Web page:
I was sitting at an old wooden bar at one of Wellington’s finest restaurants when I noticed the counter had been converted into a fish tank. Beneath my glass of Sauvignon Blanc a crayfish with claws the size of oven mitts shovelled pebbles from one spot to another. Once dislodged, the stones glided through the water before softly landing, like Armstrong’s first steps on the moon. Between sips of wine I watched the cray move rock after rock right under my elbows. It was too industrious to pity so I didn’t know what to feel. But I did look down and wonder: what on earth was it doing?
Ten days later, after wine tasting my way through Marlborough, North Canterbury and Central Otago, I was walking along a river 1,000 kilometres south in the Fiordland National Park. A place of enormousness and extremes. On the other side of the river that was shifting snowmelt with the noise and force of a jet plane, from a source so high I had to crane my neck to see, nine waterfalls tumbled through trees, bounced down crevasses and slapped into the river below. The energy was so contagious I half expected the rocks to shake, as if being tickled by Mother Nature. I picked up a rock and threw it across the river. Then another. And another. I thought back to the crayfish moving pebbles in the bar and wondered if there was something up there, looking down on me, wondering what on earth I was doing.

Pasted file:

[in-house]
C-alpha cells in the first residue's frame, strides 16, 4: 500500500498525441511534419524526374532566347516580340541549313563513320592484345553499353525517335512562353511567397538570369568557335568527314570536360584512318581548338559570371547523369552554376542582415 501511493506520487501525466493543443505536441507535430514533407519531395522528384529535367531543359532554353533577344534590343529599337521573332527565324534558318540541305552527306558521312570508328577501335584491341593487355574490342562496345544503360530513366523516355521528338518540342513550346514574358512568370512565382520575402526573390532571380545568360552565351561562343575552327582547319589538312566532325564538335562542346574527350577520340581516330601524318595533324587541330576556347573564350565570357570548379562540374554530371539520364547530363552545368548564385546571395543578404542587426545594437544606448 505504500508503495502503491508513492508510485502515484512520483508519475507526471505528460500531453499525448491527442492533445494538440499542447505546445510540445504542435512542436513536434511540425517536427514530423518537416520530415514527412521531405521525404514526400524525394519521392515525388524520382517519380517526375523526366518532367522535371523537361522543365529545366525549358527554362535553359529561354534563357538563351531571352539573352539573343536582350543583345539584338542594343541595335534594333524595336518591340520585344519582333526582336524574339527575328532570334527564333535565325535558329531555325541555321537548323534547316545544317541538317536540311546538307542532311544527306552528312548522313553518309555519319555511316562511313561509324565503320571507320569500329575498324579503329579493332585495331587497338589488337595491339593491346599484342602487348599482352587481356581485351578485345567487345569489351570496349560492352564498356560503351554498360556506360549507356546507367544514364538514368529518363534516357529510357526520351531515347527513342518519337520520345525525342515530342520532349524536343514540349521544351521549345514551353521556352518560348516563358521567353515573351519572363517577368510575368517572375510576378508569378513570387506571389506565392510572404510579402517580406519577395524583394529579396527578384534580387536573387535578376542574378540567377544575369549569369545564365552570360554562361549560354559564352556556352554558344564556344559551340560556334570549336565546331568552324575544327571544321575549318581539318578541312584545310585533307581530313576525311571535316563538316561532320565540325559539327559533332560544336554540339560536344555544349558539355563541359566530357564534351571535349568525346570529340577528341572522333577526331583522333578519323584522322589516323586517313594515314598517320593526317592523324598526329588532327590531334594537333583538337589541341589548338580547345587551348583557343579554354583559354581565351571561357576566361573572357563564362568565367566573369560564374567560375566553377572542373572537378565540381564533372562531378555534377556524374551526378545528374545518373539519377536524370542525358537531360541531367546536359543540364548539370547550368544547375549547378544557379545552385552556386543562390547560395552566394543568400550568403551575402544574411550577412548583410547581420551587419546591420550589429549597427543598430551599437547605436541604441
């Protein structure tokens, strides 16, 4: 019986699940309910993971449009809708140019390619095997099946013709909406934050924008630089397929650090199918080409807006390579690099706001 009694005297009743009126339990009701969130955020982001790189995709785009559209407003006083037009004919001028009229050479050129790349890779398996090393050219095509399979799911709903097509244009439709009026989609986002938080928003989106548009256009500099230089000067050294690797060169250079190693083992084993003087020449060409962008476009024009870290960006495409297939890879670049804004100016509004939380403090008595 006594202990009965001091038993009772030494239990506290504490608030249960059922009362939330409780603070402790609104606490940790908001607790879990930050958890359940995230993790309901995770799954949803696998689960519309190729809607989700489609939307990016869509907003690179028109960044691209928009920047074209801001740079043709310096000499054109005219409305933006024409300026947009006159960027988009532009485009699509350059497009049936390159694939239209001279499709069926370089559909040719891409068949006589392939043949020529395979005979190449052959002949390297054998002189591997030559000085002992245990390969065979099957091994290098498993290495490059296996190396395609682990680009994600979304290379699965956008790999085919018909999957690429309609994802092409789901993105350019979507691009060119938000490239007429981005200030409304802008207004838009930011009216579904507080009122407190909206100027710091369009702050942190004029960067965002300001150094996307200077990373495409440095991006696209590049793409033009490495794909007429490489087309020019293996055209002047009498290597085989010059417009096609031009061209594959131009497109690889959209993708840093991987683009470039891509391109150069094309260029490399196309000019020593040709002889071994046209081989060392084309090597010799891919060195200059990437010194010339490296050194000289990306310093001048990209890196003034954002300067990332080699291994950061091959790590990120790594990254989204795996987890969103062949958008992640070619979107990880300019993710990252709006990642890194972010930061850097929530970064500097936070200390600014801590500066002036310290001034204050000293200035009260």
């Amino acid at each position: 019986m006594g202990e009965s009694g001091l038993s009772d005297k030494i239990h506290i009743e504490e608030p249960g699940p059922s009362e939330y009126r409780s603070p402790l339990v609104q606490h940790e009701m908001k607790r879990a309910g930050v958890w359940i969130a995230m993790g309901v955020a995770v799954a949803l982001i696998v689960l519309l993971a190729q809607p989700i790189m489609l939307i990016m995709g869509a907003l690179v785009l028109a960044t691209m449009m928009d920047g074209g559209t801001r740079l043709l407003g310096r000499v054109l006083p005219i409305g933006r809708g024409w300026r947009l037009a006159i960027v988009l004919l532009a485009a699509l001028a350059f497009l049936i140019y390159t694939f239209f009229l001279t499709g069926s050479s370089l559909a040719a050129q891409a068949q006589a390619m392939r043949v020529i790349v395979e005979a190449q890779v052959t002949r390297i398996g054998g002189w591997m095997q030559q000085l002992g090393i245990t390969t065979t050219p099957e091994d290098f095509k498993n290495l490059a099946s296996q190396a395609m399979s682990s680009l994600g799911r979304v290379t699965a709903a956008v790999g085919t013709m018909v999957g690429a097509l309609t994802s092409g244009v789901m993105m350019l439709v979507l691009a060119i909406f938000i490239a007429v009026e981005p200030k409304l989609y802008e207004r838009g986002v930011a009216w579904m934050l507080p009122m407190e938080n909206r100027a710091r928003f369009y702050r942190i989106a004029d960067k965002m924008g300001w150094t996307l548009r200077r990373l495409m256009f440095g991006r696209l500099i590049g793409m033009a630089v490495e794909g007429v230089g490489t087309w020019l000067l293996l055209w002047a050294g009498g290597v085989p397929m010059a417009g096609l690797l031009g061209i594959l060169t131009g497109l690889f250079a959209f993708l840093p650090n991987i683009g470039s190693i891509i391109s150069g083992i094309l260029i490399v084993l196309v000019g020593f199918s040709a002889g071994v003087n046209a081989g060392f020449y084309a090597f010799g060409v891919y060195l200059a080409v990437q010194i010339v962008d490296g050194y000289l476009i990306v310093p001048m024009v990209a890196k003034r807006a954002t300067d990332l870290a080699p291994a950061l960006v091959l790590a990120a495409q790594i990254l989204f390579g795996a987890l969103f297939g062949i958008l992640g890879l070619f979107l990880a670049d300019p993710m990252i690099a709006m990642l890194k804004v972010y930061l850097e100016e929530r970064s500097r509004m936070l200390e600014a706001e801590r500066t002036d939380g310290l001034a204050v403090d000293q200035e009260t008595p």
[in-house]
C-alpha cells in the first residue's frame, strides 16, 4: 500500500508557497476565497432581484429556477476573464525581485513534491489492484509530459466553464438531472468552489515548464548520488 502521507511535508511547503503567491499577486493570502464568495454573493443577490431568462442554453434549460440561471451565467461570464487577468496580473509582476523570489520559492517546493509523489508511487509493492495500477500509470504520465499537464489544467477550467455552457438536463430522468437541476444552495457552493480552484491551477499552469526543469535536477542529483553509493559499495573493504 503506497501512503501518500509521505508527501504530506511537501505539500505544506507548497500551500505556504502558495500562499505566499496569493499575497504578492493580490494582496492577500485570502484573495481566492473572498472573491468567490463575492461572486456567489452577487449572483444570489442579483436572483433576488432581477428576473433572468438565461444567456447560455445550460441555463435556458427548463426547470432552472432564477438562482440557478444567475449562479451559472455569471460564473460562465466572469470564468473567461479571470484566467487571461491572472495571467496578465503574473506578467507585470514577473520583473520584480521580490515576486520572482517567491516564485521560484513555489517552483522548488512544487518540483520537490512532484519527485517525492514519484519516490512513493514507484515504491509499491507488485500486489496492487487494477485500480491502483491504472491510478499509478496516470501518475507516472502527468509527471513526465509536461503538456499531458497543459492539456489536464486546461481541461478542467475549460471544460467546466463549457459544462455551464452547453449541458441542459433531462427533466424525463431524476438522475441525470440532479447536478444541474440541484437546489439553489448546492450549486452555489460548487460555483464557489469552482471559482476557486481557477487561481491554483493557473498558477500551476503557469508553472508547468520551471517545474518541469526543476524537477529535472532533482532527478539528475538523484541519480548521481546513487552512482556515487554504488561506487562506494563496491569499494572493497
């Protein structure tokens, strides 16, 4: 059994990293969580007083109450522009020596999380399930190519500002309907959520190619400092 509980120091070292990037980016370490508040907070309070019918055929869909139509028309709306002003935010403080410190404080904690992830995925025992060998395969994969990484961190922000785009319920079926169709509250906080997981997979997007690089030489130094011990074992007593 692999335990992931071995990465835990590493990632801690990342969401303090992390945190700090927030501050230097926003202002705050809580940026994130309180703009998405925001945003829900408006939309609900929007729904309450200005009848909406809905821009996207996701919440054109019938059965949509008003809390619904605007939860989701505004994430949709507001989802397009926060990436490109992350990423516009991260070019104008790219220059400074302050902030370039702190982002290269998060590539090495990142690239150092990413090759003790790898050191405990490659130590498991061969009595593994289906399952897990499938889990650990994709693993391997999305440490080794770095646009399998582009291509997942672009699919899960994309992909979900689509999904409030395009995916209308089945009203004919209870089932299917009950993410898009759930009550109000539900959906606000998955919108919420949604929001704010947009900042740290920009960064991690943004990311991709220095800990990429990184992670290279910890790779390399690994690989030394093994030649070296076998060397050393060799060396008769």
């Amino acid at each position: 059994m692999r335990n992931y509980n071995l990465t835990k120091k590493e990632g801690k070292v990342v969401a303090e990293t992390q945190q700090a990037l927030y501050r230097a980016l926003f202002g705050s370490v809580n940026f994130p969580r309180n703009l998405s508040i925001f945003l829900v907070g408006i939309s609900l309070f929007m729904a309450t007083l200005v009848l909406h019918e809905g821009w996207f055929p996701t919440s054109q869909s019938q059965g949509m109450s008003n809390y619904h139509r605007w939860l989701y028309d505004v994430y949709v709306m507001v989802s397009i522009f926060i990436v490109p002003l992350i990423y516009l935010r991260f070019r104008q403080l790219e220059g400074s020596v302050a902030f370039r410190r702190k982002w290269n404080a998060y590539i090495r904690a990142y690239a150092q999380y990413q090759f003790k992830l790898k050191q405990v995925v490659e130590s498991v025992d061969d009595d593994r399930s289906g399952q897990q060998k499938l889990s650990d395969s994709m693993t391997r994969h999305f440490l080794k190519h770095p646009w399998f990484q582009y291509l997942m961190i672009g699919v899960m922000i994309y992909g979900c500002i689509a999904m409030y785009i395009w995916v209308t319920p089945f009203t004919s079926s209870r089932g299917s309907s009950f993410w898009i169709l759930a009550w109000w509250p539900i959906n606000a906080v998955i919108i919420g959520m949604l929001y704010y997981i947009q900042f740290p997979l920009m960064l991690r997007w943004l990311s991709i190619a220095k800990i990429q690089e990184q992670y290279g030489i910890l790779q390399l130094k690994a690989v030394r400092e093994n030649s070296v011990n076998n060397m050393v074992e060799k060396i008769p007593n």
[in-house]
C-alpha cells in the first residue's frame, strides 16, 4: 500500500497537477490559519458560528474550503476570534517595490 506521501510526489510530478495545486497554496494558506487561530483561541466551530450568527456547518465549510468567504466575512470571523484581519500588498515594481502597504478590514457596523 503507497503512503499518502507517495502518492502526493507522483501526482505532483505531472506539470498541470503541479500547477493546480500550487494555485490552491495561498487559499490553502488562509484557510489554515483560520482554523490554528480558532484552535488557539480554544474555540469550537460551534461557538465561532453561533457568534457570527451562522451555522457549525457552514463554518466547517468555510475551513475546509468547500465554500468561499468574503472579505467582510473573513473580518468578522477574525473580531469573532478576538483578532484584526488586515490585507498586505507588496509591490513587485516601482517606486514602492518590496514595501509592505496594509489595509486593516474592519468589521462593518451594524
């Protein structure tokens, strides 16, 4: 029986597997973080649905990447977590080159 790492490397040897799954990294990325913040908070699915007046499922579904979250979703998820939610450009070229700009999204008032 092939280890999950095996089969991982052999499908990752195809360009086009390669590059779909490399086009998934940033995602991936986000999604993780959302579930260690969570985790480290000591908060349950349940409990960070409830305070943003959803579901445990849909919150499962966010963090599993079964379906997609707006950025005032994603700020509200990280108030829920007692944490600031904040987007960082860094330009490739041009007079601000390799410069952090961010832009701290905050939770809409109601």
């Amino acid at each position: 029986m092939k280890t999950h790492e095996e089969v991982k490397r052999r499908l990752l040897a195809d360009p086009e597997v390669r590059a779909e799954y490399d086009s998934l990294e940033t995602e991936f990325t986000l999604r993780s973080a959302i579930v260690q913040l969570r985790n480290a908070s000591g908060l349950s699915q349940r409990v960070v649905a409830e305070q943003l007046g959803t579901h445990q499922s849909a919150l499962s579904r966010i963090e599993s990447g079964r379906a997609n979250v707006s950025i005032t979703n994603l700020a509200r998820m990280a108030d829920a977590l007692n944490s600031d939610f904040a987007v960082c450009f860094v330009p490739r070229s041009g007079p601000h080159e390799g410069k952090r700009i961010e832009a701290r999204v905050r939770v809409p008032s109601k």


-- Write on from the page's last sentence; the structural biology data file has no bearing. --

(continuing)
New Zealand does that to you. It shuffles your deck and makes you consider the order of things and who’s looking in on whom. It forces you to consider not only what on earth we’re doing but whether we’re supposed to be on earth at all. It does this with such speed and exhilaration, such energy and vitality with such lip-smacking and vibrant wines, that you almost don’t care what the answer is just so long as you’re part of the adventure.
For one, New Zealand’s landscape is stupendous. Utterly breathtaking. Nowhere more so than Central Otago, the region on the South Island most famous for Pinot Noir and an action sports industry built around ‘awesome’. Jagged mountains stab the skyline, aqua lakes shine like wet jewels, while ferocious rivers tear through gorges hundreds of feet deep. Among these natural fun parks, people jump, fly, raft, climb, glide, ski and hike.
“It has a presence that excites people,” said Alan Brady, a former journalist and founder of Gibbston Valley winery, who first visited in 1960. “The first time I drove in I had a spiritual experience. I loved it.” Brady was among the first band of winegrowers who started the modern industry. Among the experimental plantings in the 1980s, it was Pinot Noir that stuck its hand up and said, “I like it here”.
Central Otago is not just beautiful to look at, the sheer gumption of the landscape engages you in a way that’s both urgent and playful. It comes in close, grabs you by the shirt front and screams to know if you’re paying attention before playfully tussling your hair and saying, “Jokes!” Here, nature is not a bucolic, placid, bosom offering consolation and comfort, it’s a drill sergeant pushing you to your extremes.